Wilhelm did not raise his eyes, or betray by any change of feature that he had heard the sound or perceived the motion. As Carlen passed him her eyes involuntarily rested on his bowed head, a world of pity, perplexity, in the glance. John saw it, and frowned.
“Come with me,” he said sternly,–“come down in the pasture; I want to speak to you.”
Carlen looked up apprehensively into his face; never had she seen there so stern a look.
“I must help muetter with the supper,” she said, hesitating.
John laughed scornfully. “You were helping with the supper, I suppose, sitting out with yon tramp!” And he pointed to the stoop.
Carlen had, with all her sunny cheerfulness, a vein of her father’s temper. Her face hardened, and her blue eyes grew darker.
“Why do you call Wilhelm a tramp,” she said coldly.
“What is he then, if he is not a tramp?” retorted John.
“He is no tramp,” she replied, still more doggedly.
“What do you know about him?” said John.
Carlen made no reply. Her silence irritated John more than any words could have done; and losing self-control, losing sight of prudence, he poured out on her a torrent of angry accusation and scornful reproach.
She stood still, her eyes fixed on the ground. Even in his hot wrath, John noticed this unwonted downcast look, and taunted her with it.
“You have even caught his miserable hangdog trick of not looking anybody in the face,” he cried. “Look up now! look me in the eye, and say what you mean by all this.”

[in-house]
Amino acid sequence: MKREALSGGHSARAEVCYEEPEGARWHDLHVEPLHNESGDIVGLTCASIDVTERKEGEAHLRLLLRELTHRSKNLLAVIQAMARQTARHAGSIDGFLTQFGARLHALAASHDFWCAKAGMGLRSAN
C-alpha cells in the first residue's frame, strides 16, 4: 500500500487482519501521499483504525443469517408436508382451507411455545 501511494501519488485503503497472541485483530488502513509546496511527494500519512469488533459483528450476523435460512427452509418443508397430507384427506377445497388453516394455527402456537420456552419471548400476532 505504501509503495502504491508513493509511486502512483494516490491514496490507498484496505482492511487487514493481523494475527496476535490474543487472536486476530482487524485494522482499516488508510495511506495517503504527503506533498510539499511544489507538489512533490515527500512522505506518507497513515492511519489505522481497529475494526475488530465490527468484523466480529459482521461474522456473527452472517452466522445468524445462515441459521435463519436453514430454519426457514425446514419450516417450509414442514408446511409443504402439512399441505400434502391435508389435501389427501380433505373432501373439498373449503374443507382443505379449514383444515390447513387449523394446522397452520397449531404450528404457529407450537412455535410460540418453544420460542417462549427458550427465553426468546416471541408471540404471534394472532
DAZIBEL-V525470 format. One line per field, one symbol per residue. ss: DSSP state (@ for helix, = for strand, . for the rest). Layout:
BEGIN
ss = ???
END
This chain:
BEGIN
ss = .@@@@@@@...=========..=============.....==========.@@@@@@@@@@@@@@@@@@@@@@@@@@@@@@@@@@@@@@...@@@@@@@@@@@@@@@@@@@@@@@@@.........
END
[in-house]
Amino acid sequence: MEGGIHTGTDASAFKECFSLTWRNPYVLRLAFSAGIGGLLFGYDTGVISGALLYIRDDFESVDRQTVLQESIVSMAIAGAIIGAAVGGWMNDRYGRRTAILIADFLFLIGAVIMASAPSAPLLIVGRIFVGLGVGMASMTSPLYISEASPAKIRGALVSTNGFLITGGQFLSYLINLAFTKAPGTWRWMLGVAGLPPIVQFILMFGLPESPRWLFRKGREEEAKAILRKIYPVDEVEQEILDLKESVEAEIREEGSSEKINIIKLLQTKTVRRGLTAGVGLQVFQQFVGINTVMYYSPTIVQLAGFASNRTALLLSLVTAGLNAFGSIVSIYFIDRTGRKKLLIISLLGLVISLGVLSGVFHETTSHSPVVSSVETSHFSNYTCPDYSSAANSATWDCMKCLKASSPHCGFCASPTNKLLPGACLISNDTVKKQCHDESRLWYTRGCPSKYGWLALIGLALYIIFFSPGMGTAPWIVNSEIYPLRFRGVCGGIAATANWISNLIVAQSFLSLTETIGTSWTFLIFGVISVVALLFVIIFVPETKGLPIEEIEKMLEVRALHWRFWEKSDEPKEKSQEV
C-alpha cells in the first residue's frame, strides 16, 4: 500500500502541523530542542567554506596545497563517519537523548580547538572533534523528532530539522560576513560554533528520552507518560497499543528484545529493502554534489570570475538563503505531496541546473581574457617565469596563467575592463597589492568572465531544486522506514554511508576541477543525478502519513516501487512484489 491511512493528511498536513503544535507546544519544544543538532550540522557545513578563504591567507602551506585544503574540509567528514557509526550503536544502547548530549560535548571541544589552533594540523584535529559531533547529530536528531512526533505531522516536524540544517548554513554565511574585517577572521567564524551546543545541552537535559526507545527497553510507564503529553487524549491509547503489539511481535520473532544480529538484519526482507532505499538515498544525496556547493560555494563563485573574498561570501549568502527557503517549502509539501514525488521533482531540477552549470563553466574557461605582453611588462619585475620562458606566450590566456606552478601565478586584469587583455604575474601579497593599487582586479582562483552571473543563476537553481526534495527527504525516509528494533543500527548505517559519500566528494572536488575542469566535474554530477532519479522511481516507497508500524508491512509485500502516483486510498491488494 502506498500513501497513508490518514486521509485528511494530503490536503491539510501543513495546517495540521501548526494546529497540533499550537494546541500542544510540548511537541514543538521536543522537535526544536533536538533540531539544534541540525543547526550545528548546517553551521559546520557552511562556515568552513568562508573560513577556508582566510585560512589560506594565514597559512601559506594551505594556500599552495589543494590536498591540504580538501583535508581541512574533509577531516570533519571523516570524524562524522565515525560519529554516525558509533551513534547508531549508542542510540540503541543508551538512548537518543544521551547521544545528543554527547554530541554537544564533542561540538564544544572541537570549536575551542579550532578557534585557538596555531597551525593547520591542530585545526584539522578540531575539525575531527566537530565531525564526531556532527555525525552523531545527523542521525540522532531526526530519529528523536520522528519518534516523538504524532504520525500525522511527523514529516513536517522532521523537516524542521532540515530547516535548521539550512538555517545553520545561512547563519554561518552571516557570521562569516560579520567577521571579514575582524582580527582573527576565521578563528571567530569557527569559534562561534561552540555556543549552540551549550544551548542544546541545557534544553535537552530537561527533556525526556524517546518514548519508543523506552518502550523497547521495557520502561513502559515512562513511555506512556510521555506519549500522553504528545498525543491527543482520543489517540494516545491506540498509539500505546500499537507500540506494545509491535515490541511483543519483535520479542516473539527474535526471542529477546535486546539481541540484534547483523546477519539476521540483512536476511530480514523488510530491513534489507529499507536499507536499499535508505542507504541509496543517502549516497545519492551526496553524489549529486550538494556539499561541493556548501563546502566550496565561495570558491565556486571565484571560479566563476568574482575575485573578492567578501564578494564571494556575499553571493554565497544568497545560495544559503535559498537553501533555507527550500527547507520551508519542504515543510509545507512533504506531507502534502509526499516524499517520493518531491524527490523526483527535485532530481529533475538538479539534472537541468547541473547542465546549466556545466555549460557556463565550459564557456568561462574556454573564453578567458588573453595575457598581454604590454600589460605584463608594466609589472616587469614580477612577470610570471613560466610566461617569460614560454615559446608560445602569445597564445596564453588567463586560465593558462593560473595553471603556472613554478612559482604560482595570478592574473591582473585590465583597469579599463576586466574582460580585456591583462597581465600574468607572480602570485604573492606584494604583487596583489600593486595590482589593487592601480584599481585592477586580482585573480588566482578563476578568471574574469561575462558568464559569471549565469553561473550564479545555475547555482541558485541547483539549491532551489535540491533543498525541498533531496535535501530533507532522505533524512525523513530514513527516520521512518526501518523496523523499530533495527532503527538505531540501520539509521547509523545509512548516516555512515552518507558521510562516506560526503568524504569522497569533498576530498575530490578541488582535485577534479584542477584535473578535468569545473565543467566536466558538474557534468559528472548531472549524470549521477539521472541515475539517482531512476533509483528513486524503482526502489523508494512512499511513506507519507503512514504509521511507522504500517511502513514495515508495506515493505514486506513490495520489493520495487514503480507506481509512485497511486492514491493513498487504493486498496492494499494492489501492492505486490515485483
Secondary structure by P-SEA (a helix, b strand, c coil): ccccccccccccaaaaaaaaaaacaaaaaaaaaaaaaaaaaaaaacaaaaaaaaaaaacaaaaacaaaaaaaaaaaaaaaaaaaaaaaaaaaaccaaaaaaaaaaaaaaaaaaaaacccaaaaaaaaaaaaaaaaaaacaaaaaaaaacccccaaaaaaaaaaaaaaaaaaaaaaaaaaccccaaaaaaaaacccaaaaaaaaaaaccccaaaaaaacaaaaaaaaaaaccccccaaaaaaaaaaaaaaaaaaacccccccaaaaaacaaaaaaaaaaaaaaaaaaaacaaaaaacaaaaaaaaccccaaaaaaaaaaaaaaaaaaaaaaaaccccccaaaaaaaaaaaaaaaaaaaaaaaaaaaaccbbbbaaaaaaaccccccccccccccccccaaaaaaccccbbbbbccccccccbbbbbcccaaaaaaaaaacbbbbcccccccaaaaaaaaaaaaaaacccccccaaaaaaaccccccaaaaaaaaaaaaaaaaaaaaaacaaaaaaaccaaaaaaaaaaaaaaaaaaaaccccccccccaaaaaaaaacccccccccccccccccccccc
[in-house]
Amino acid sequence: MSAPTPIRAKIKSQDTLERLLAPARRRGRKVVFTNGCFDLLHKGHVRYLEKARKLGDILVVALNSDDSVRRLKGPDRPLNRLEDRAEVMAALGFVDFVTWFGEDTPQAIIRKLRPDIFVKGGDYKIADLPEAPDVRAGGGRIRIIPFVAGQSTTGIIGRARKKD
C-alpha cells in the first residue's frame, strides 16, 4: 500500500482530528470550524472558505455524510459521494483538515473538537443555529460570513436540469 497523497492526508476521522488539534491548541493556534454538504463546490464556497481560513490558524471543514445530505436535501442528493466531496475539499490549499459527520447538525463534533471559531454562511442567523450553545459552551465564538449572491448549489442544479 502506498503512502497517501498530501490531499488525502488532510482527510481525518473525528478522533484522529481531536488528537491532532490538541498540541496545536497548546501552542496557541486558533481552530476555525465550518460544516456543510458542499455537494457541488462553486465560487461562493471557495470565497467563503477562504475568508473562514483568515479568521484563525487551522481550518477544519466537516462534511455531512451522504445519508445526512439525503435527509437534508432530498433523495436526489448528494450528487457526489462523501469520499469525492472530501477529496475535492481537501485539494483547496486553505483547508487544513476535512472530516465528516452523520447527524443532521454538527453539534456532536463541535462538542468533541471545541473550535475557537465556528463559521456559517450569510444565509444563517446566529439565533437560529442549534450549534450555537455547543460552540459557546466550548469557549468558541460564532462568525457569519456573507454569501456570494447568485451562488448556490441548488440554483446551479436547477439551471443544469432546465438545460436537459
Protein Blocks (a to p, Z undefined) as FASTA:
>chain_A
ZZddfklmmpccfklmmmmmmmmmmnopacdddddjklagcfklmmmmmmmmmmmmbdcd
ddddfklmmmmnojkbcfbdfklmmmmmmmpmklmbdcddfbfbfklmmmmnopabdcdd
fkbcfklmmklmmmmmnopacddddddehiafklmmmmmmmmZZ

Thus roughly bidden, Carlen raised her blue eyes and confronted her brother with a look hardly less angry than his own.
“It is you who have to say to me what all this means that you have been saying,” she cried. “I think you are out of your senses. I do not know what has happened to you.” And she turned to walk back to the house.
John seized her shoulders in his brawny hands, and whirled her round till she faced him again.
“Tell me the truth!” he said fiercely; “do you love this Wilhelm?”
Carlen opened her lips to reply. At that second a step was heard, and looking up they saw Wilhelm himself coming toward them, walking at his usual slow pace, his head sunk on his breast, his eyes on the ground. Great waves of blushes ran in tumultuous flood up Carlen’s neck, cheeks, forehead. John took his hands from her shoulders, and stepped back with a look of disgust and a smothered ejaculation. Wilhelm, hearing the sound, looked up, regarded them with a cold, unchanged eye, and turned in another direction.